The Christchurch Earthquake

by

When the Earth Shakes, and We Humans on it.
Make a *donation directly to NZ Red Cross Christchurch Fund

Epicenter: Lyttelton from above our house, a day before the quake

Amanda and I escaped. We were in Christchurch about 19 hours before the earthquake hit, just in front of the main church , which is now collapsed,  in the square dropping off my passport and work visa application at New Zealand immigration, We also ran some errands, and split up in the afternoon, Amanda stopping by a store, and I picking up our van at the bus depot.

When the earthquake did hit we were both at home. I was in the hallway, and all of sudden, I was being thrown about. I was disoriented for a few seconds, then ran down the hallway to grab my pregnant wife’s hand. She looked as confused as I, as we ran for the door. We had just experienced the earthquake 1km from the epicenter. Our rental home is just across the Lyttelton Inlet in Diamond Harbor’s Charteris Bay.  As I grabbed Amanda’s hand and we ran out of the back door of  the steel-framed house, I thought, “This isn’t good for Christchurch.”

Little did I know how bad it was.  Just over the crest of Port Hills, 20 min away, it was Hell. As Amanda and I sat on  the steep slope embankment behind the house, the second tremor came, and we could see the whole house bounce around on its foundation. We just sat there, I had an odd calm feeling, not so much being scared, but  in awe of the strong vibrations coming up through my body from the earth. Of all the years I’ve spent on mountain tops, deserts, rock faces, plains, and even glaciers, I’ve never felt this violent feeling of Mother Earth shaking. Maybe my years of emergency medical and outdoor training gave me some sense of calmness. I’m not sure, but the story of John Haynes below lends credence to that thought.

Of course more violent aftershocks came, and the news of Christchurch came to us in matter of hours. We looked over at Lyttelton, which was the epicenter,  not more than a mile away across the bay. I couldn’t quite tell how bad it was until a neighbor lent his binoculars to me. I could see the people gathering  in the streets and an historic building up on the hill, missing its back half.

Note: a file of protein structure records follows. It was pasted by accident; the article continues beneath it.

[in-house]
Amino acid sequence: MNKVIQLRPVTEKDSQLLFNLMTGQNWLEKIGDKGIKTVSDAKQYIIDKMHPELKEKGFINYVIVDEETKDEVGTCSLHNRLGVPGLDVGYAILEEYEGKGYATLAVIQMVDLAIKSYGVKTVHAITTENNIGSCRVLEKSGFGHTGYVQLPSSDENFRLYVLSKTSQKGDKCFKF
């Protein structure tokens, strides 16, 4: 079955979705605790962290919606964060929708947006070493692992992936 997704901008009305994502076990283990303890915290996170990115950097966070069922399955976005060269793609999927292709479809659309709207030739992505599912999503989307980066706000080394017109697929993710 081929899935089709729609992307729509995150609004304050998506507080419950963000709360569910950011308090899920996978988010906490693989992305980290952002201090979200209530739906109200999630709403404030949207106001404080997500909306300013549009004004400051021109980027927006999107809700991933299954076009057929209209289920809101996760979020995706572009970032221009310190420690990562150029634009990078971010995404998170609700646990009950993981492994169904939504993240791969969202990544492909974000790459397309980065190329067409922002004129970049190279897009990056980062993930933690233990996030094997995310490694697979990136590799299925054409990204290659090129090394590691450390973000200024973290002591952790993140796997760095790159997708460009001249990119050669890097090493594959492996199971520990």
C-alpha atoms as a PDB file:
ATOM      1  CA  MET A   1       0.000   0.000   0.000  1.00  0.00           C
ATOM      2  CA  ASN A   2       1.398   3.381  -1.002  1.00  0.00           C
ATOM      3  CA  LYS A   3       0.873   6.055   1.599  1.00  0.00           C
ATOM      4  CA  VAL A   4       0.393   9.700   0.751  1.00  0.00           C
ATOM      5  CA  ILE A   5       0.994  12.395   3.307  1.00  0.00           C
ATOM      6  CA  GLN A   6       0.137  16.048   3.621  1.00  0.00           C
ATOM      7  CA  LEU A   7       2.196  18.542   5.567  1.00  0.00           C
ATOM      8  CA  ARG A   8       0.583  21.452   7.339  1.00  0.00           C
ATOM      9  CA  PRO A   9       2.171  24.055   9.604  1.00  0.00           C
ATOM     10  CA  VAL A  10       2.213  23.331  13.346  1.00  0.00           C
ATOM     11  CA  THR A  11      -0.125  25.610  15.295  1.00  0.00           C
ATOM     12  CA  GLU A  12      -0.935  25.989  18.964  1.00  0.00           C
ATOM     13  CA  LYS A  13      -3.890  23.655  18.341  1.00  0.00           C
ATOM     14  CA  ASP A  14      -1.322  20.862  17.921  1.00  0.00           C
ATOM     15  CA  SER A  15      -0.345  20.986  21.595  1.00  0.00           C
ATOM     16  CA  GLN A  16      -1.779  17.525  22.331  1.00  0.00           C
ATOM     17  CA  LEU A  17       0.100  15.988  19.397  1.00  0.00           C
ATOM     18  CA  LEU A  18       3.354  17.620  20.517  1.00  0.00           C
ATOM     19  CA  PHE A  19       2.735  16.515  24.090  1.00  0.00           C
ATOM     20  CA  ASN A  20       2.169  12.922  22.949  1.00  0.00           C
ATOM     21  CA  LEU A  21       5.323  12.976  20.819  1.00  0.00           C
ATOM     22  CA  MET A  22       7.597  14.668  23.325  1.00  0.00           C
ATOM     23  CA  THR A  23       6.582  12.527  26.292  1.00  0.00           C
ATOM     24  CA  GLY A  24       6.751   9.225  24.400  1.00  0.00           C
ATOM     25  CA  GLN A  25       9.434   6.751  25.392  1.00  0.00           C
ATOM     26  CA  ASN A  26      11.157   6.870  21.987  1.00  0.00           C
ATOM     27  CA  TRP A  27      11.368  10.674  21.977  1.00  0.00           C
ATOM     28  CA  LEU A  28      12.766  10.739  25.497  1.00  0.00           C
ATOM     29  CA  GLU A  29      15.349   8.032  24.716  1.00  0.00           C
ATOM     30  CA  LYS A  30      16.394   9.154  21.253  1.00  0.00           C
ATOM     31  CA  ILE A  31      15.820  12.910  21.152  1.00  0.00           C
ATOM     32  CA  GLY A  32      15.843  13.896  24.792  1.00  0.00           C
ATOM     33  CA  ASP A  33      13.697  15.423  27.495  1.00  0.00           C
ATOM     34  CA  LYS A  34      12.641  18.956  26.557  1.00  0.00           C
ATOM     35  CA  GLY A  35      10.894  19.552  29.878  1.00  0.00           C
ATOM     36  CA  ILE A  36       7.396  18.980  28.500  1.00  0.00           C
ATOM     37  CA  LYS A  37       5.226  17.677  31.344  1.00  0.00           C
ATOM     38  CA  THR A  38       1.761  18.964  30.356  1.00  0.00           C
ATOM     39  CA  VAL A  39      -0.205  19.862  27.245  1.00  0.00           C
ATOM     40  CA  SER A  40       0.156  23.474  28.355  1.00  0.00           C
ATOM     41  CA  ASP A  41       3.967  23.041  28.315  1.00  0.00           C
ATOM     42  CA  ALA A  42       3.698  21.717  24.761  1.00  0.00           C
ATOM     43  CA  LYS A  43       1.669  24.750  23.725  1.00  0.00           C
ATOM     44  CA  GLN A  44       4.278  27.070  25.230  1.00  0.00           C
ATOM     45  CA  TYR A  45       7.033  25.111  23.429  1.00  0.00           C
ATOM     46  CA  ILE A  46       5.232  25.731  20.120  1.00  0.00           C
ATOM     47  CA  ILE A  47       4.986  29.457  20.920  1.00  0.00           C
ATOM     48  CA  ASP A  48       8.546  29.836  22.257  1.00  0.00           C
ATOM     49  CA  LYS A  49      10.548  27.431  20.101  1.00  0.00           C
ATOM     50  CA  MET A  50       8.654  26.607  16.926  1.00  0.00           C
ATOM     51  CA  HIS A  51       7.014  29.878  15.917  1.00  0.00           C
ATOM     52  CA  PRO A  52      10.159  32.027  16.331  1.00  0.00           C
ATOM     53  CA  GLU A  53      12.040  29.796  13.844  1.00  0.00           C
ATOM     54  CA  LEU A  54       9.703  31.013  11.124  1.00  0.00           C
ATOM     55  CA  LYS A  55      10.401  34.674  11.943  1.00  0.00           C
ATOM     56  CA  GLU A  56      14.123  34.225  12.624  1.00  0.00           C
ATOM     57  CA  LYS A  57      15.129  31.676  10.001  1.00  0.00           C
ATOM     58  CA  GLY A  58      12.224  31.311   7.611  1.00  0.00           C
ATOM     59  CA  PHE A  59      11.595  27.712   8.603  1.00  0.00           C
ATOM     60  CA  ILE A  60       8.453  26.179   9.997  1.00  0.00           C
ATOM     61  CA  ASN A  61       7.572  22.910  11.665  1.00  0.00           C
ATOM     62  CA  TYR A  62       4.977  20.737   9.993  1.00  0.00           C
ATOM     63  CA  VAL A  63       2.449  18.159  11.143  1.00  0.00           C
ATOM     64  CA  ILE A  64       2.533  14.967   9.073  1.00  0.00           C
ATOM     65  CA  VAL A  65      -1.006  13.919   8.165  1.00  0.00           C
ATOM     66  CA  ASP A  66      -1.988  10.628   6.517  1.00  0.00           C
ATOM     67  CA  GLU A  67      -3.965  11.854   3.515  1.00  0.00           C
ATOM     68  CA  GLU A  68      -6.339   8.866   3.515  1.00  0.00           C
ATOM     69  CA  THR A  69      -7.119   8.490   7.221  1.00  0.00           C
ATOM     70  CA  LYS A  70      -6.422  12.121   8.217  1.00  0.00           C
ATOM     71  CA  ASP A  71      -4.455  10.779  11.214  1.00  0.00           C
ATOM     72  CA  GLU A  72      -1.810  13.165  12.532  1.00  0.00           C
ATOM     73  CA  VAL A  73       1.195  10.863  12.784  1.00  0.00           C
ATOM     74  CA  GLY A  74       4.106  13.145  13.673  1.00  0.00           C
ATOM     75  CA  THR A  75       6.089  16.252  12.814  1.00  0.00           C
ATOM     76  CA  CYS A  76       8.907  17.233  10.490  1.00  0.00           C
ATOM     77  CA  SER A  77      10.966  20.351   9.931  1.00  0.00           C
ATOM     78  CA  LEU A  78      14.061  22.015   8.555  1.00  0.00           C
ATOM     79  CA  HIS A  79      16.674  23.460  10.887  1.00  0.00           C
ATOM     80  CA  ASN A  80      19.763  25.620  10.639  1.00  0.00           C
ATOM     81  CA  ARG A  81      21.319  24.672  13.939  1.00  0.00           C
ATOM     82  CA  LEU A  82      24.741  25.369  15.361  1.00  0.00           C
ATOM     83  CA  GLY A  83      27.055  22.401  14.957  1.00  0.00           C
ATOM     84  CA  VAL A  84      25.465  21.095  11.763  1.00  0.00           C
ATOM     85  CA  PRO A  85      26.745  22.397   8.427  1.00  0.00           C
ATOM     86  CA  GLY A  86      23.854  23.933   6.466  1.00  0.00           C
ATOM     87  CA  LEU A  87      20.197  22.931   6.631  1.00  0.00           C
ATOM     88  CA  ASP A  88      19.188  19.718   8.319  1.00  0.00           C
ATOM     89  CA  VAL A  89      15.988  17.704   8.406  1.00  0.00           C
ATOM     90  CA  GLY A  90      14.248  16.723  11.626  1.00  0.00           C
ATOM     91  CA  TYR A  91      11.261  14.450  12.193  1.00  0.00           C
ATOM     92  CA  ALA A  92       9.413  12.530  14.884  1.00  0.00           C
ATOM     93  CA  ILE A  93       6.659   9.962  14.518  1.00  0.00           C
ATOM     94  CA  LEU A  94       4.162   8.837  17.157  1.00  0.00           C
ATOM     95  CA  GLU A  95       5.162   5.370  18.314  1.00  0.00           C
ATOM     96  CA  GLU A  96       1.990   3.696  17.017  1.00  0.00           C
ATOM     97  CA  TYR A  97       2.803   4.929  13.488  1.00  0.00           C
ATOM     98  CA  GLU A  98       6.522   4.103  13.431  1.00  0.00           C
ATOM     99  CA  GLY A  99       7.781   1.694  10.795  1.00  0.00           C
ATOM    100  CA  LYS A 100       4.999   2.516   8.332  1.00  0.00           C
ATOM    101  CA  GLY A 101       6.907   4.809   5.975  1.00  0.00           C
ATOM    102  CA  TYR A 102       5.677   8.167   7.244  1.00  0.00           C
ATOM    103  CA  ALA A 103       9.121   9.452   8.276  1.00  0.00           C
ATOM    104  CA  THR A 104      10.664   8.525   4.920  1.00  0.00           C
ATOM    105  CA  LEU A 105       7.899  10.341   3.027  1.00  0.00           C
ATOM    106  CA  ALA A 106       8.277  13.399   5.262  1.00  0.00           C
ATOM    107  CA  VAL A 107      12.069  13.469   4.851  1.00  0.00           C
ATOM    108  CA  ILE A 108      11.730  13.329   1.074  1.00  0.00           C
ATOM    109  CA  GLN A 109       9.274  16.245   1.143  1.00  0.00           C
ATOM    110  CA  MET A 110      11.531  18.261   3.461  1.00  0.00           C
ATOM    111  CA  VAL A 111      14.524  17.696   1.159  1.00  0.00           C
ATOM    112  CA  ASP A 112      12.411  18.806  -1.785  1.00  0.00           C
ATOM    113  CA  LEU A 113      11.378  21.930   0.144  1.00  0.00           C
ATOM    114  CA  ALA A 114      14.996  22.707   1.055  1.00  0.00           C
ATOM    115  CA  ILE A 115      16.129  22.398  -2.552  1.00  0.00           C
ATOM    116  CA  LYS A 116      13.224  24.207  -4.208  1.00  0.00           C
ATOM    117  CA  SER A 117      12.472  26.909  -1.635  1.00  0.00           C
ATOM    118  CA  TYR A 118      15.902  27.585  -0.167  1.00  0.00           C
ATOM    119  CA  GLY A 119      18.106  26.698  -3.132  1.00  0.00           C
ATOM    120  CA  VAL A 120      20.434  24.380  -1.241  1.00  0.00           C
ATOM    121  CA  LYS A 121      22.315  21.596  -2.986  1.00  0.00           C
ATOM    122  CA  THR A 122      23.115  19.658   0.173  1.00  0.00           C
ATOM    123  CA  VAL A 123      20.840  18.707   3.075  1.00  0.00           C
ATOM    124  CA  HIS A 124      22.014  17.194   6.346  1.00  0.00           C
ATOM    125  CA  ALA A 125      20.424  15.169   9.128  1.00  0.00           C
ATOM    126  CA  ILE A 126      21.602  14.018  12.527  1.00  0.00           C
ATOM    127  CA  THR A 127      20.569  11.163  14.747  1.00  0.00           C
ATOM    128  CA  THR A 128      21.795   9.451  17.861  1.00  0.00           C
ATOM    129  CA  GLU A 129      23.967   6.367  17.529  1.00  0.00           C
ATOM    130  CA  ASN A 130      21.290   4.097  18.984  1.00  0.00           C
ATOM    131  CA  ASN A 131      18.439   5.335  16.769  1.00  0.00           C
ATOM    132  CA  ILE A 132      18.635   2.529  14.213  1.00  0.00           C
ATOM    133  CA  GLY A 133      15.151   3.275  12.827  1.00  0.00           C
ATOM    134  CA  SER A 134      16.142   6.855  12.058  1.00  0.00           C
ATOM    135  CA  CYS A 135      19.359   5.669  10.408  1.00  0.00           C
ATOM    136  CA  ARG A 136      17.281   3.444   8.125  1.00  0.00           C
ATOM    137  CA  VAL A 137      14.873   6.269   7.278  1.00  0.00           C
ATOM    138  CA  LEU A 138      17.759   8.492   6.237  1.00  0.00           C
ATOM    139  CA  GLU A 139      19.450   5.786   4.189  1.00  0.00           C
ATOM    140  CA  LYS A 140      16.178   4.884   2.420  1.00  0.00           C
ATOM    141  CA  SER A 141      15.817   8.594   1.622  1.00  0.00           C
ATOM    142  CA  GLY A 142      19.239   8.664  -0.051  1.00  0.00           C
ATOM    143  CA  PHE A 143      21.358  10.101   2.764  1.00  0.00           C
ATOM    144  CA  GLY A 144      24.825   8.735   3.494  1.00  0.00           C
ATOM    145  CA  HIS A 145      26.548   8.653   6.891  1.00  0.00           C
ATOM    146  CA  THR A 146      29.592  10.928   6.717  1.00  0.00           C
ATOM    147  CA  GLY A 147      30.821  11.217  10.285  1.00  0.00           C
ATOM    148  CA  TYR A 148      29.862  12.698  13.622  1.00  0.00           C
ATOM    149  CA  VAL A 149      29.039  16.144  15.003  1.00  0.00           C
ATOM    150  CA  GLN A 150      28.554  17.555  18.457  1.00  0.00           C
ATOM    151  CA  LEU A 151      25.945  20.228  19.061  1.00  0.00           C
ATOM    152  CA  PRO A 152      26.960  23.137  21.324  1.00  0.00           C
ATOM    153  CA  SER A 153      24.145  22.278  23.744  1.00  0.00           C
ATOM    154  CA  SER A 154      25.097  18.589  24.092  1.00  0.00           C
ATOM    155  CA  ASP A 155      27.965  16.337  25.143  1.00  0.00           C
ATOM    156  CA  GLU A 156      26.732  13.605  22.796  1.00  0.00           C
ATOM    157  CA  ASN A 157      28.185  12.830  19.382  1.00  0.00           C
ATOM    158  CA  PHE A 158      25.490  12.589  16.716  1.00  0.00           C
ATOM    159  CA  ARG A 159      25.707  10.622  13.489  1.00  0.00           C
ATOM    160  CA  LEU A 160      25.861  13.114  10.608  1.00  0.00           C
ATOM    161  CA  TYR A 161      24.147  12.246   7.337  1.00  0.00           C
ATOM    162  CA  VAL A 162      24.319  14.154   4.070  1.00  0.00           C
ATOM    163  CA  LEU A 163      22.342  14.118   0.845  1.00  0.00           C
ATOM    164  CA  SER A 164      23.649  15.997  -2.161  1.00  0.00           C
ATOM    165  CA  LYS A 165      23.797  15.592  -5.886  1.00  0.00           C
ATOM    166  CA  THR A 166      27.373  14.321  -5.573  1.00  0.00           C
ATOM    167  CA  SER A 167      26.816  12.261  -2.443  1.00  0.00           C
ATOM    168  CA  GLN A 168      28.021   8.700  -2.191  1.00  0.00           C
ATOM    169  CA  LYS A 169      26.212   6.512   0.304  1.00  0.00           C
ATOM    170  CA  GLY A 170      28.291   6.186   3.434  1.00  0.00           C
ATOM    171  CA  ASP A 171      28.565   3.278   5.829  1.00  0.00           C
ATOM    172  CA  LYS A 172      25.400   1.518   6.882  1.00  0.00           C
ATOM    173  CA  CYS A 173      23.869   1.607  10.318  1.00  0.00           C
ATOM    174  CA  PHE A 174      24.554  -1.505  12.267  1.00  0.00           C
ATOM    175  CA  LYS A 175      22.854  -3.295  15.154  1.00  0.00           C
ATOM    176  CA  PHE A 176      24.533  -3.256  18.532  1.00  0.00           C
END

I put my name in to volunteer my emergency medical skills, do some shoveling, be a handyman – whatever I could do to help. But when we read and heard on the news that  major earthquakes can create a spike in premature births, we followed suggestions by some, and departed  for the Wanaka area, 6 hrs south, where my wife, and I,  could settle our  nerves.

 

A quieter scene, The road from SnoPark, NZ

Families and businesses all over New Zealand have been opening up their homes and spaces for families. The foundation of our house looks questionable with stress cracks on key joints on the hillside home. So we accepted an offer from Snopark New Zealand to stay a few days in one of their units to gather our wits. I write this from their base lodge, on a mountaintop, where it’s the summer season here in the southern hemisphere. Thank you SnoPark New Zealand for your kindness. Other families are due to arrive today and the next few days as well.

We didn’t realize the level of stress we were holding,  of living with the aftershocks, until we drove a few hours out of  Christchurch. The more we drove, the more we relaxed. However, when we stopped for a tea and muffin at a gas station, and when a truck rolled down the highway, we both jumped.